State child care licensing regulations, which specify the standards for practice to which child care providers must adhere to be licensed, can be a policy tool for ensuring that child care providers use healthy nutrition, physical activity, and screen time practices. However, what state agencies do to support child care providers in actually implementing these practices, and how equitably this is done, is unknown. It is crucial to understand how best to actually translate state child care obesity prevention policies so that they ultimately improve child health; otherwise, efforts to improve the policies themselves may ultimately be futile. The aims are to 1) Identify specific strategies used by state child care licensing and public health agencies to implement nutrition, physical activity, and screen time policies specified in licensing regulations; 2) Explore state child care licensing administrators’ perceptions of barriers and supports to successful implementation of healthy eating, physical activity, and screen time policies and their perceptions of implementation in under-resourced communities, using qualitative interviews; and 3) Assess whether each state’s regulatory context and state demographics predict the total number of the state’s implementation efforts.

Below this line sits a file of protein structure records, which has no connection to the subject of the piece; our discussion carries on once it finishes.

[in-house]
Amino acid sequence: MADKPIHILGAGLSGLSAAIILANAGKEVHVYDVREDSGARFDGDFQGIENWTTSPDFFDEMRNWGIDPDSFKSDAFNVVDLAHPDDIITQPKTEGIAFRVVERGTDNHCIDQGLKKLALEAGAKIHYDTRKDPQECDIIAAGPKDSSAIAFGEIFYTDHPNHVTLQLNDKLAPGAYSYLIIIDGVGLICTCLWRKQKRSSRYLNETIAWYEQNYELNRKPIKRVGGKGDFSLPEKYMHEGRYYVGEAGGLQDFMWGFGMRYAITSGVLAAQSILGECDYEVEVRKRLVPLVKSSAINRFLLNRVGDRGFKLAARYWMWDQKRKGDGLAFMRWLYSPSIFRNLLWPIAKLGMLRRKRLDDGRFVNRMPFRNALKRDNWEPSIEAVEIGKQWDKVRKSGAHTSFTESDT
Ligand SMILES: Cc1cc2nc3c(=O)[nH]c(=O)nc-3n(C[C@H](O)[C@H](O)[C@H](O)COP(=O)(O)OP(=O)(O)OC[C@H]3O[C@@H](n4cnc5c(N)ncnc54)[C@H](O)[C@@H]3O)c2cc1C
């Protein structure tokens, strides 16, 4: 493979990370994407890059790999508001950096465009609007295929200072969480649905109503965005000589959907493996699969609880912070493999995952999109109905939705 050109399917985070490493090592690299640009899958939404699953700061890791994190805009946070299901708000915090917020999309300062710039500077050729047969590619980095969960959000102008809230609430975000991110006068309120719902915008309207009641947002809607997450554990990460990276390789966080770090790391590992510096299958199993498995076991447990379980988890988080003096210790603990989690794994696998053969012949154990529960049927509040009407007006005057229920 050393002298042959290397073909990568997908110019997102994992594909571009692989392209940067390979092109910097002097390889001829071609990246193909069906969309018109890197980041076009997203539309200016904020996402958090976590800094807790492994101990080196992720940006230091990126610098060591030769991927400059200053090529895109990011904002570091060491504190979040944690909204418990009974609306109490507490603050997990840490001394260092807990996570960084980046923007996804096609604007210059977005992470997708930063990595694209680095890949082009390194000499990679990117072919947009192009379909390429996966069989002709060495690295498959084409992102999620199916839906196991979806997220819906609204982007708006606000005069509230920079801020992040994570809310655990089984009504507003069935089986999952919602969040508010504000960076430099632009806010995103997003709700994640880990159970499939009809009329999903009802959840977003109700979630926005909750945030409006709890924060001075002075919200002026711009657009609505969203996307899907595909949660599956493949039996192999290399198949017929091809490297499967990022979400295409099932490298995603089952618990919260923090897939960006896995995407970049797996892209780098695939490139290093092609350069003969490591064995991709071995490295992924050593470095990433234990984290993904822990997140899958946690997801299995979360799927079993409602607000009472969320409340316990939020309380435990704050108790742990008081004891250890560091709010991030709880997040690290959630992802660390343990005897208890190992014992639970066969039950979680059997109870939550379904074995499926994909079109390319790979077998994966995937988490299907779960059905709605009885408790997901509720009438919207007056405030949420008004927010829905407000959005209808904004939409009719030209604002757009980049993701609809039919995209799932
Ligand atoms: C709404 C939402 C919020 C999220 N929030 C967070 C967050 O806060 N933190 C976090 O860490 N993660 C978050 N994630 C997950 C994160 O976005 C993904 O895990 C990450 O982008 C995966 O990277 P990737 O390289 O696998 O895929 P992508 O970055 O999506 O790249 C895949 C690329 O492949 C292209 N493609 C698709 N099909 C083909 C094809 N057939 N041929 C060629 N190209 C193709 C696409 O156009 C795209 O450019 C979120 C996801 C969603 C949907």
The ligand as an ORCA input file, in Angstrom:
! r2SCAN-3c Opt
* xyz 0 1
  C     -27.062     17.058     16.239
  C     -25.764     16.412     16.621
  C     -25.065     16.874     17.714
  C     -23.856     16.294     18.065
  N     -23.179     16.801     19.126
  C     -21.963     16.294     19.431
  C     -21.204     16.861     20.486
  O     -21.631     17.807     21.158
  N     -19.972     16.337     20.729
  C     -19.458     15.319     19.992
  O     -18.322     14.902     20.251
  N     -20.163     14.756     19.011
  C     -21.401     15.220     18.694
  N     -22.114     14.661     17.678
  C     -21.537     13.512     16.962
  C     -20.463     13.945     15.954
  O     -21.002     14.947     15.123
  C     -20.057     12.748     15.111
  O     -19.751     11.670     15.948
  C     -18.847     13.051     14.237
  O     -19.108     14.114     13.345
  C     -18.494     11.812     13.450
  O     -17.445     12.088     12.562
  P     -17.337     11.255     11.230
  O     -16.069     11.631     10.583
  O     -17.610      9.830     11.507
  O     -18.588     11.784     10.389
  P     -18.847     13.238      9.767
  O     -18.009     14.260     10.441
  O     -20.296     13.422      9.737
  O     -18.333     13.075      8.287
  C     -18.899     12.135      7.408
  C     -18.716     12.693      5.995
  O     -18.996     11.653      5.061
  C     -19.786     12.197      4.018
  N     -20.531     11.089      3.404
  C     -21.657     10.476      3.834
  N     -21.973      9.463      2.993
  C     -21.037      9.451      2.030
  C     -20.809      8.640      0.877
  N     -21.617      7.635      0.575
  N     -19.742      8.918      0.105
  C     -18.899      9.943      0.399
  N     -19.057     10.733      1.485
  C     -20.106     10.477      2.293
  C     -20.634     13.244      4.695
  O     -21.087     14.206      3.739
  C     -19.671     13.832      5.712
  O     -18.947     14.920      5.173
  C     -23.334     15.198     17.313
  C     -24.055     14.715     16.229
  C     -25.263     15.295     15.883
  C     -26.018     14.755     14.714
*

Examining State-Level Strategies to Implement Child-Care Licensing Regulations on Healthy Eating, Physical Activity, and Screen Time for Children
Toddler drinks are a relatively new product category, typically offered by infant formula manufacturers and promoted as beneficial for young children ages 12 months and older. Marketing promotes these drinks as the “next step” after infant formula, using claims that imply unproven benefits for children’s nutrition and health. However, these drinks … More
Improving the actionable research base for health equity in breastfeeding by assessing an intervention to increase rates in minority populations
Breastfeeding equity is a critical component of nutrition-related equity. Breastfeeding rates in the United States are strongly correlated with poverty and race. Communities and Hospitals Advancing Maternity Practices (CHAMPS) is a multi-sectoral, policy, system, and environmental initiative which has significantly increased breastfeeding rates among black populations. CHAMPS was launched in … More
Understanding the lost opportunity of the Child and Adult Care Food Program in improving child nutrition and reducing health inequities
The USDA Child and Adult Care Food Program (CACFP) plays a large role in supporting nutrition in child care settings, specifically targeting these benefits to low-income populations. Foods provided to children participating in CACFP programs must meet specific nutrition standards in order to be reimbursed with federal funds. This study … More